Hollander then asked, When you discuss prisoners, you mean people who are under administrative detention? You know the Israeli law permits jails to hold Palestinians without charges or trial

Yes, Burns answered.

Objection. What’s the relevance, prosecutor Jonas yelled.

Sustained, said U.S. District Judge Jorge Solis.

Hollander had another essential question: You know that some Palestinians were detained for throwing rocks, correct

Burns’ snarky reply: I’m not personally aware of that.
Aaron Mysliwiec—who represents defendant Mohammad El-Mezain—was next to cross-examine Burns. He clarified one vital point: When Israel was the authority controlling the zakat committees in the West Bank in the early 1990s, it approved the expansion of a Palestinian hospital.

Mysliwiec’s cross-examination was put on hold as prosecutors called their second-to-last witness to the stand.

Georgetown professor Dr. Bruce Hoffman was the government’s next witness. Jonas began by talking about Hoffman’s background. He received his graduate degrees at Oxford University in England. He’s written a few books and nearly 400 reports on terrorism. He’s interviewed people worldwide and worked for RAND, a think tank that offered military advice. He testified before Congress. He previously did not testify at a criminal trial to maintain his credibility as a scholar. He broke that rule today, getting paid $434.50 an hour for his testimony.

Hoffman began by addressing the services of terrorist organizations’ social wings. They provide schools, medical supplies and jobs “to win the hearts and minds of the people,” he said. Hoffman then compared the Palestinian zakat committees to Irish Northern Aid, saying both essential social wings. In addition, he said Irish Northern Aid claimed they sent charity to the Irish people, but reports concluded that about 70 percent of their aid was in forms of weapons for the Irish Republican Army, or the IRA. He also compared Hamas to the IRA, saying that both are terrorist organizations, which depended heavily on front organizations that “publicly concealed their identities.” You’ll never find a document that says the Irish Northern Aid equals the IRA, he exclaimed.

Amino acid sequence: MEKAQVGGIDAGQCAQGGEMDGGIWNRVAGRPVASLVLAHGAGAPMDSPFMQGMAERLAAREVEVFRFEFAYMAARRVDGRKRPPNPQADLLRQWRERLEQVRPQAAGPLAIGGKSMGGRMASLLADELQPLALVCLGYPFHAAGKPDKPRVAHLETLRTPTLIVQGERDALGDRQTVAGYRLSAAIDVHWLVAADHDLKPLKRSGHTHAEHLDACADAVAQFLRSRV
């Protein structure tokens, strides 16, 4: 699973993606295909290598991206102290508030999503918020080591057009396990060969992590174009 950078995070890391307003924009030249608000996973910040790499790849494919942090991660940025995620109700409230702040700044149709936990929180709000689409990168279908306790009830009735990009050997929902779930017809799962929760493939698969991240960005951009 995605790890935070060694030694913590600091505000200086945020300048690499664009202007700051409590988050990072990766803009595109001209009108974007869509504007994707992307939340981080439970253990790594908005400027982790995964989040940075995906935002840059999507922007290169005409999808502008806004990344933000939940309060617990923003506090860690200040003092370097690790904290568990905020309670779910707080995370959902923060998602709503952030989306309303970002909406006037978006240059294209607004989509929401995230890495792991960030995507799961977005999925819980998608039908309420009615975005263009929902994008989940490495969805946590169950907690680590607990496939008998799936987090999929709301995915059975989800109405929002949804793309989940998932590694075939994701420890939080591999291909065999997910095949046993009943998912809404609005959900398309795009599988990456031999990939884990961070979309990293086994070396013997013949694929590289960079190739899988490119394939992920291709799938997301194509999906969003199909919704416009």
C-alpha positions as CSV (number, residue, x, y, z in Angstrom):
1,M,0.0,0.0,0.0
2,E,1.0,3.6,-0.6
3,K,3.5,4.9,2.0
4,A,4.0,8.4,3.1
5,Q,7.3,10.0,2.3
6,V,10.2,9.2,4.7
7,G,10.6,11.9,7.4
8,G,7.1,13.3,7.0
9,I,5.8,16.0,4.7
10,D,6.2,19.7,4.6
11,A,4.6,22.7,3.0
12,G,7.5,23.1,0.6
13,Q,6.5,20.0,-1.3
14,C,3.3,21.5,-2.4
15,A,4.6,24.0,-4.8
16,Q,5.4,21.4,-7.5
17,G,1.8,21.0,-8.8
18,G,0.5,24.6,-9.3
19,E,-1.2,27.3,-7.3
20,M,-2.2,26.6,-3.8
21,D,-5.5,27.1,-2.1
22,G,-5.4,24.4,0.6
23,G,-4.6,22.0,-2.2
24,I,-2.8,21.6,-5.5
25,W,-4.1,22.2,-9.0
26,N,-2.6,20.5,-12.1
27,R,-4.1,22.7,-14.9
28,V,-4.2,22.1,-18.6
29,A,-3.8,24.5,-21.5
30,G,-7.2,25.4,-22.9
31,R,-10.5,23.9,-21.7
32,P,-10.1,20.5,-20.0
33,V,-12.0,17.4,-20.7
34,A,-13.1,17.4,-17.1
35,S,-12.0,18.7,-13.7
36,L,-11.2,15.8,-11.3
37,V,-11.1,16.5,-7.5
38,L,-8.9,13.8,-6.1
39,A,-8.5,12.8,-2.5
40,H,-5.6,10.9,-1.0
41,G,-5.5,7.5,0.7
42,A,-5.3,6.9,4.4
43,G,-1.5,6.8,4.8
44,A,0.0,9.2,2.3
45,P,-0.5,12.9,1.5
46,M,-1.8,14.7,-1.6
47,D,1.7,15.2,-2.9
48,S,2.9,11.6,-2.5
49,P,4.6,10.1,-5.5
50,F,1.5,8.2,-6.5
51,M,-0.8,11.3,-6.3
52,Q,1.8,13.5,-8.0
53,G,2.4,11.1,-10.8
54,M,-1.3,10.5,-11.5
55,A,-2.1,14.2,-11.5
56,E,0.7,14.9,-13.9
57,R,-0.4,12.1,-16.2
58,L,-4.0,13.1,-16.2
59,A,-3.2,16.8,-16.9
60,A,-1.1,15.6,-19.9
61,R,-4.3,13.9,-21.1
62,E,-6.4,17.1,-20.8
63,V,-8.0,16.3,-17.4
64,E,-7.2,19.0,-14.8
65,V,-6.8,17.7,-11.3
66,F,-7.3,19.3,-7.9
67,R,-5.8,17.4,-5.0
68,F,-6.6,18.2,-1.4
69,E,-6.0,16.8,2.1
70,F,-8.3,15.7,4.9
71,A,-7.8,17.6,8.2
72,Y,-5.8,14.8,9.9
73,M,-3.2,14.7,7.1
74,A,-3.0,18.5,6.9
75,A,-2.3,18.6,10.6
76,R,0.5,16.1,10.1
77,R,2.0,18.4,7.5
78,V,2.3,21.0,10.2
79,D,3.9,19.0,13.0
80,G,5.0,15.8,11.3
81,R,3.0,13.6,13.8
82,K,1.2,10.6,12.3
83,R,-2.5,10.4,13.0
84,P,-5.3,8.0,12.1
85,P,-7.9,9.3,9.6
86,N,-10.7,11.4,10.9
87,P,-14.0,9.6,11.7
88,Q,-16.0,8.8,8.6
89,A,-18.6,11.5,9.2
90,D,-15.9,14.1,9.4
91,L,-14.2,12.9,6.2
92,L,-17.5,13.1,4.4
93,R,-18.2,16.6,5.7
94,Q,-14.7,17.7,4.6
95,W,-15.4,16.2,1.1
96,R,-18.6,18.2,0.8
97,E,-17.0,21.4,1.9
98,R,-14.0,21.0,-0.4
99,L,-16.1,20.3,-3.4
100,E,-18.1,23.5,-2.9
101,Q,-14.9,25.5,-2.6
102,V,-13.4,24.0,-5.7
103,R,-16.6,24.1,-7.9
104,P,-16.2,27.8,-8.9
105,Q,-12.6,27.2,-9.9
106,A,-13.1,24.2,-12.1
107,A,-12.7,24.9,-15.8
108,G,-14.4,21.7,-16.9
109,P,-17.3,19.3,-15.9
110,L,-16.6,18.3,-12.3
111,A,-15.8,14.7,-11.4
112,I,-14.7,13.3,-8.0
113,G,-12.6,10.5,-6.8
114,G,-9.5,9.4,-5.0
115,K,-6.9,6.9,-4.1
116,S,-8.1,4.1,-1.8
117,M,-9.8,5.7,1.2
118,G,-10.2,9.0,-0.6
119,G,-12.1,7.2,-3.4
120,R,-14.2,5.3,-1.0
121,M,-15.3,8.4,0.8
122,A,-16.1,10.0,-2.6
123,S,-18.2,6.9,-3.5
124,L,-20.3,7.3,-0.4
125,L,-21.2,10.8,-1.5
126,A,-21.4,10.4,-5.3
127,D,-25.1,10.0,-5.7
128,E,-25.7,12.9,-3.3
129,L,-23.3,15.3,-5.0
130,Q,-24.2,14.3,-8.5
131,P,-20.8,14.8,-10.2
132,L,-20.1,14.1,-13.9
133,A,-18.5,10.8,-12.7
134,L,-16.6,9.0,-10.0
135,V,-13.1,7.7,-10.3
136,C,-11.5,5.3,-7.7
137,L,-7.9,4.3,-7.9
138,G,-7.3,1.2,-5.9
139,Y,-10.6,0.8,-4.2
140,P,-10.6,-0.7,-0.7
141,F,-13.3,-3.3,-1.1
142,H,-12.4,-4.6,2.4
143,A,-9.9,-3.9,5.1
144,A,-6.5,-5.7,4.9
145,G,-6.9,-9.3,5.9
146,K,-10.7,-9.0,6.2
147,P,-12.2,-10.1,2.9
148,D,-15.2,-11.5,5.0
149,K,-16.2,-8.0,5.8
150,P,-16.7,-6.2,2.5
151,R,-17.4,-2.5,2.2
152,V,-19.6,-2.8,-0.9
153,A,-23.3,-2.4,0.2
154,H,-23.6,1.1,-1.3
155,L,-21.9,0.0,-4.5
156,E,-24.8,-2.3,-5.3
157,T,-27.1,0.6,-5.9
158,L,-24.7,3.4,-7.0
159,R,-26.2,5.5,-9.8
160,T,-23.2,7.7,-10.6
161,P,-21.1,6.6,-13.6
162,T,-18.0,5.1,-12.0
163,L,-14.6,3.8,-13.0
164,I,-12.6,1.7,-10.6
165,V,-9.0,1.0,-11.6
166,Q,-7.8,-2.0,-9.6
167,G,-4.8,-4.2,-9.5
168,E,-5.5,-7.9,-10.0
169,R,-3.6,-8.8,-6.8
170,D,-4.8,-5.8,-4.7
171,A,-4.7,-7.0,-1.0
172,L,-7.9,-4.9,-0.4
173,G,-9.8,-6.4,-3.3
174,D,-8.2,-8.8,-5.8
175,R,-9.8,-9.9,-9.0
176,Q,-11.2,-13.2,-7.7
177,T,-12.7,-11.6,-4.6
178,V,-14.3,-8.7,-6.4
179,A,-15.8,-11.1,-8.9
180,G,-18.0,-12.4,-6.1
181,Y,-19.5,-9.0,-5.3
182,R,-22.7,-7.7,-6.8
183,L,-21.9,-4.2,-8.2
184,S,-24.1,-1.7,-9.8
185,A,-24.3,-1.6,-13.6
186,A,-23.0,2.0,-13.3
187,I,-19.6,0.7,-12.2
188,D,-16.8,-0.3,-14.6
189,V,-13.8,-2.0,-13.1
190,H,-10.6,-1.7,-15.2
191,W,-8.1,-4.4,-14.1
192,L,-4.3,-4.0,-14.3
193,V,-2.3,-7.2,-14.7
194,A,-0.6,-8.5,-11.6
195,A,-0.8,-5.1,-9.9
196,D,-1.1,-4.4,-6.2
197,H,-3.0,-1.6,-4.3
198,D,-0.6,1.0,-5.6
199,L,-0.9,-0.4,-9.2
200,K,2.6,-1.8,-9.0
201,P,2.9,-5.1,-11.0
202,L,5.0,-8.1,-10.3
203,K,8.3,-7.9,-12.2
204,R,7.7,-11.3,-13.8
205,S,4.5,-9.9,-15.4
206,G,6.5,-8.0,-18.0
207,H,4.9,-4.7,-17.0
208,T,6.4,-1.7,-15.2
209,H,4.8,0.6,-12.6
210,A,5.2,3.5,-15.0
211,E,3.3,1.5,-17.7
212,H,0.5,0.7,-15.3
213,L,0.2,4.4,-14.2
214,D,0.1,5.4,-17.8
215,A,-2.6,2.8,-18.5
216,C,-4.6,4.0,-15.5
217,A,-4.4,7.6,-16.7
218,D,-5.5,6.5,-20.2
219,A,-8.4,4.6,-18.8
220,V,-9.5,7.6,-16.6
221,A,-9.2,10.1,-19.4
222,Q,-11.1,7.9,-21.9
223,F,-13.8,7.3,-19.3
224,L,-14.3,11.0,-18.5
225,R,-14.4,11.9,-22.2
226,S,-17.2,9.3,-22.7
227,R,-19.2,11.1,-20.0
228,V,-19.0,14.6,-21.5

Jonas asked Hoffman if there were charities in Palestine who were not fronts for Hamas. Yes, he said. The Palestine Red Crescent. UNICEF (United Nations Children’s Fund.) Jonas concluded by asking Hoffmn if charity in the hands of terrorist organizations was a good or bad thing. Hoffman’s answer: It’s definitely a bad thing because they’re looking for something in return—to control the population and garner support.

Defense attorneys intentionally did not cross-examine Hoffman.

AS Aaron Mysliwiec continued to cross-examine Lara Burns, he displayed numerous documents with Palestinian National Authority Symbols, thanking the HLF for sending necessities to the zakat committees and congratulating them on their 10th year anniversary. Mysliwiec also talked about the deportees who were arrested by the Israeli government in 1992 and dropped on a deserted mountaintop in southern Lebanon. Burns previously testified that the deportees were members of either Hamas or Islamic Jihad. Mysliwiec proved that Burns’ claim was a false statement by playing a video previously played by the government of a Palestinian man saying, The deportees were from Hamas or Islamic Jihad and others are from— and then it cuts off. Mysliwiec asked Burns if she knew what the man continued to say. Burns’ response was predictable: I don’t remember. Mysliwiec clarified that man said the other deportees were not affiliated with any group.

Burns will likely conclude her testimony on Monday, Oct. 27, 2008. This week, prosecutors will call their last witness (another anonymous Israeli agent) and rest their case.